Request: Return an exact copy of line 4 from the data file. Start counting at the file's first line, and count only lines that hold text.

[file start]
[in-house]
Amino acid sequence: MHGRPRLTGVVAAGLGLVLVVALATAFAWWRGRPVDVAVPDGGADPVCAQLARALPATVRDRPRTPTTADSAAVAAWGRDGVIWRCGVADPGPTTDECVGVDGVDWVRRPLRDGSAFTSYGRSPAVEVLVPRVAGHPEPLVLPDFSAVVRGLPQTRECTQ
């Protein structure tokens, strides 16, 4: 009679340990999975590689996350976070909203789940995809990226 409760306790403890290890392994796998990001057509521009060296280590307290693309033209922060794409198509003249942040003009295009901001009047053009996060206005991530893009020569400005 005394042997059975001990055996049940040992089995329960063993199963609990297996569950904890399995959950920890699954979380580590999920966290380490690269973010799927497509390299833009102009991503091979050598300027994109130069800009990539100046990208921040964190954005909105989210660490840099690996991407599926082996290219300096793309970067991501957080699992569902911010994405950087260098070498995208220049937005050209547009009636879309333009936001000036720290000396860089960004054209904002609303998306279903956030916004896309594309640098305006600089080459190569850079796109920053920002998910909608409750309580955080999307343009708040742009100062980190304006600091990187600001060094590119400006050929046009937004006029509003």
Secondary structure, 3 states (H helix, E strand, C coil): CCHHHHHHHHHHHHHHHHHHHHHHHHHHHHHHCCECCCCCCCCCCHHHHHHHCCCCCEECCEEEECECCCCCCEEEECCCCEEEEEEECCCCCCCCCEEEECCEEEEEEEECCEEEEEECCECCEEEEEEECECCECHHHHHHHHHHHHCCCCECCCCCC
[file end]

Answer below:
Secondary structure, 3 states (H helix, E strand, C coil): CCHHHHHHHHHHHHHHHHHHHHHHHHHHHHHHCCECCCCCCCCCCHHHHHHHCCCCCEECCEEEECECCCCCCEEEECCCCEEEEEEECCCCCCCCCEEEECCEEEEEEEECCEEEEEECCECCEEEEEEECECCECHHHHHHHHHHHHCCCCECCCCCC